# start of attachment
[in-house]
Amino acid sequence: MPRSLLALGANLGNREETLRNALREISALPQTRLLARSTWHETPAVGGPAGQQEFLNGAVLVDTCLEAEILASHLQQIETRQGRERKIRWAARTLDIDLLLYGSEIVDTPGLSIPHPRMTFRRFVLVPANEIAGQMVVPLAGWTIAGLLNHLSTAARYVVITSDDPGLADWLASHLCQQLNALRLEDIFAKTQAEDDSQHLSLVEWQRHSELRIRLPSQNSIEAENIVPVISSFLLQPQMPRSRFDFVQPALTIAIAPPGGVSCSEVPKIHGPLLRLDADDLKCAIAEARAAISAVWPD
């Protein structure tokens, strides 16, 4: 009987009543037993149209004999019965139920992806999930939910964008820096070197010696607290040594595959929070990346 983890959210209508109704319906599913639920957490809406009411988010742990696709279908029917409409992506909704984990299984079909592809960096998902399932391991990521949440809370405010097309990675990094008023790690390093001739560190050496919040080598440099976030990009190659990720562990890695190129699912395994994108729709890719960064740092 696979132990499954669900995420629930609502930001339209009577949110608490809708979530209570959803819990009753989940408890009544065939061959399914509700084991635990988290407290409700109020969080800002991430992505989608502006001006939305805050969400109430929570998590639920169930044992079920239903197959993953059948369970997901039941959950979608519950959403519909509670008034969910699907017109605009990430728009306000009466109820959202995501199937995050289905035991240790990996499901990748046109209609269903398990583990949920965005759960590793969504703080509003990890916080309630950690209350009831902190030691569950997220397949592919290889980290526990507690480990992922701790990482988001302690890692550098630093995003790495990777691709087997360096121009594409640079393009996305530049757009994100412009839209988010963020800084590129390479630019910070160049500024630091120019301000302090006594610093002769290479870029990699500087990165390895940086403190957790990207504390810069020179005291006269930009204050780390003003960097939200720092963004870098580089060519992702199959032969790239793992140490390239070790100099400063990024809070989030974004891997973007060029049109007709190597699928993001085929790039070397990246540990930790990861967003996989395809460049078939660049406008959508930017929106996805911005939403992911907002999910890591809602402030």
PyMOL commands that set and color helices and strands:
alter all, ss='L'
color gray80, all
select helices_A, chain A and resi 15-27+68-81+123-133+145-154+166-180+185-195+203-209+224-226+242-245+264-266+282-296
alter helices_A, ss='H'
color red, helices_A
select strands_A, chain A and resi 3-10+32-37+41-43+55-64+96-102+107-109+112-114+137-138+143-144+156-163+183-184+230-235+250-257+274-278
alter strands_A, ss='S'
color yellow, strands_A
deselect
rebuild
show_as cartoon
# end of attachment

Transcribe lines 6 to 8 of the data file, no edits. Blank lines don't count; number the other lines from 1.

color gray80, all
select helices_A, chain A and resi 15-27+68-81+123-133+145-154+166-180+185-195+203-209+224-226+242-245+264-266+282-296
alter helices_A, ss='H'